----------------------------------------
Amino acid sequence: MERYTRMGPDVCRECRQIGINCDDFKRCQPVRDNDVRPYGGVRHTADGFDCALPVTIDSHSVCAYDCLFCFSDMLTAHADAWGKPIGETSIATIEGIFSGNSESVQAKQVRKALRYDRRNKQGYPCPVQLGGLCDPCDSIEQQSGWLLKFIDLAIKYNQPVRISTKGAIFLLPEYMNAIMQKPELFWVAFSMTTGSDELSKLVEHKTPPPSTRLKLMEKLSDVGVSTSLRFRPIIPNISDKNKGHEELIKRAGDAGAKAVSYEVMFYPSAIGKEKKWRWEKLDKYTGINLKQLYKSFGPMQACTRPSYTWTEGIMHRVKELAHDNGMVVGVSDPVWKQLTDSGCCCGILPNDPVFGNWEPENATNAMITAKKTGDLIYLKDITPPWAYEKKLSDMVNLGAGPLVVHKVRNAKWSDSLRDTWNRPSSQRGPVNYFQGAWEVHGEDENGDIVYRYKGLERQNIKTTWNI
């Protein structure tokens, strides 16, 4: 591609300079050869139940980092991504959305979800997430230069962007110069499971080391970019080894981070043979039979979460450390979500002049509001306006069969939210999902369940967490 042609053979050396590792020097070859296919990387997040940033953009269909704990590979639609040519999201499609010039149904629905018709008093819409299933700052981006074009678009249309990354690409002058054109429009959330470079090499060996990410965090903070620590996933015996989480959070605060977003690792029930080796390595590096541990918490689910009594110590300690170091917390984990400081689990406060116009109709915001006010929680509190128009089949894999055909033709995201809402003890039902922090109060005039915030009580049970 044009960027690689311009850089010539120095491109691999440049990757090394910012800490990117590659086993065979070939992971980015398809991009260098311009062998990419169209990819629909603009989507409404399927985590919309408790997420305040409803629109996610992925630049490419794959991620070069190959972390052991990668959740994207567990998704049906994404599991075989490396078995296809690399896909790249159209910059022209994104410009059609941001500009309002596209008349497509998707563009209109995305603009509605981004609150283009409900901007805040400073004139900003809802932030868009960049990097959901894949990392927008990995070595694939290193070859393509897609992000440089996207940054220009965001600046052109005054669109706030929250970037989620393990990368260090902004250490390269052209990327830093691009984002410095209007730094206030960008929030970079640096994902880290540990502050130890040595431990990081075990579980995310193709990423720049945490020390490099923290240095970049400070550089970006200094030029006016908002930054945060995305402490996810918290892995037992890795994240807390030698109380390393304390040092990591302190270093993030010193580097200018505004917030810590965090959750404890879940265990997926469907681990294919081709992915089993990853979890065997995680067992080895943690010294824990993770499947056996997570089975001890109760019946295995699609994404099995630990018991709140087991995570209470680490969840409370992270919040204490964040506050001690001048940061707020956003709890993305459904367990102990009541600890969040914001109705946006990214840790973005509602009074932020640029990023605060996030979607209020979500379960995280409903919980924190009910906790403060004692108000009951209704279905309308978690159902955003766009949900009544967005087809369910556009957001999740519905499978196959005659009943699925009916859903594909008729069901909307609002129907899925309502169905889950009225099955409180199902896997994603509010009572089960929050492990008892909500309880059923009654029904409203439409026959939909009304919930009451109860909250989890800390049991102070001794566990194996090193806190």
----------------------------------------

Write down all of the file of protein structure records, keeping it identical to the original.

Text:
Amino acid sequence: MERYTRMGPDVCRECRQIGINCDDFKRCQPVRDNDVRPYGGVRHTADGFDCALPVTIDSHSVCAYDCLFCFSDMLTAHADAWGKPIGETSIATIEGIFSGNSESVQAKQVRKALRYDRRNKQGYPCPVQLGGLCDPCDSIEQQSGWLLKFIDLAIKYNQPVRISTKGAIFLLPEYMNAIMQKPELFWVAFSMTTGSDELSKLVEHKTPPPSTRLKLMEKLSDVGVSTSLRFRPIIPNISDKNKGHEELIKRAGDAGAKAVSYEVMFYPSAIGKEKKWRWEKLDKYTGINLKQLYKSFGPMQACTRPSYTWTEGIMHRVKELAHDNGMVVGVSDPVWKQLTDSGCCCGILPNDPVFGNWEPENATNAMITAKKTGDLIYLKDITPPWAYEKKLSDMVNLGAGPLVVHKVRNAKWSDSLRDTWNRPSSQRGPVNYFQGAWEVHGEDENGDIVYRYKGLERQNIKTTWNI
């Protein structure tokens, strides 16, 4: 591609300079050869139940980092991504959305979800997430230069962007110069499971080391970019080894981070043979039979979460450390979500002049509001306006069969939210999902369940967490 042609053979050396590792020097070859296919990387997040940033953009269909704990590979639609040519999201499609010039149904629905018709008093819409299933700052981006074009678009249309990354690409002058054109429009959330470079090499060996990410965090903070620590996933015996989480959070605060977003690792029930080796390595590096541990918490689910009594110590300690170091917390984990400081689990406060116009109709915001006010929680509190128009089949894999055909033709995201809402003890039902922090109060005039915030009580049970 044009960027690689311009850089010539120095491109691999440049990757090394910012800490990117590659086993065979070939992971980015398809991009260098311009062998990419169209990819629909603009989507409404399927985590919309408790997420305040409803629109996610992925630049490419794959991620070069190959972390052991990668959740994207567990998704049906994404599991075989490396078995296809690399896909790249159209910059022209994104410009059609941001500009309002596209008349497509998707563009209109995305603009509605981004609150283009409900901007805040400073004139900003809802932030868009960049990097959901894949990392927008990995070595694939290193070859393509897609992000440089996207940054220009965001600046052109005054669109706030929250970037989620393990990368260090902004250490390269052209990327830093691009984002410095209007730094206030960008929030970079640096994902880290540990502050130890040595431990990081075990579980995310193709990423720049945490020390490099923290240095970049400070550089970006200094030029006016908002930054945060995305402490996810918290892995037992890795994240807390030698109380390393304390040092990591302190270093993030010193580097200018505004917030810590965090959750404890879940265990997926469907681990294919081709992915089993990853979890065997995680067992080895943690010294824990993770499947056996997570089975001890109760019946295995699609994404099995630990018991709140087991995570209470680490969840409370992270919040204490964040506050001690001048940061707020956003709890993305459904367990102990009541600890969040914001109705946006990214840790973005509602009074932020640029990023605060996030979607209020979500379960995280409903919980924190009910906790403060004692108000009951209704279905309308978690159902955003766009949900009544967005087809369910556009957001999740519905499978196959005659009943699925009916859903594909008729069901909307609002129907899925309502169905889950009225099955409180199902896997994603509010009572089960929050492990008892909500309880059923009654029904409203439409026959939909009304919930009451109860909250989890800390049991102070001794566990194996090193806190």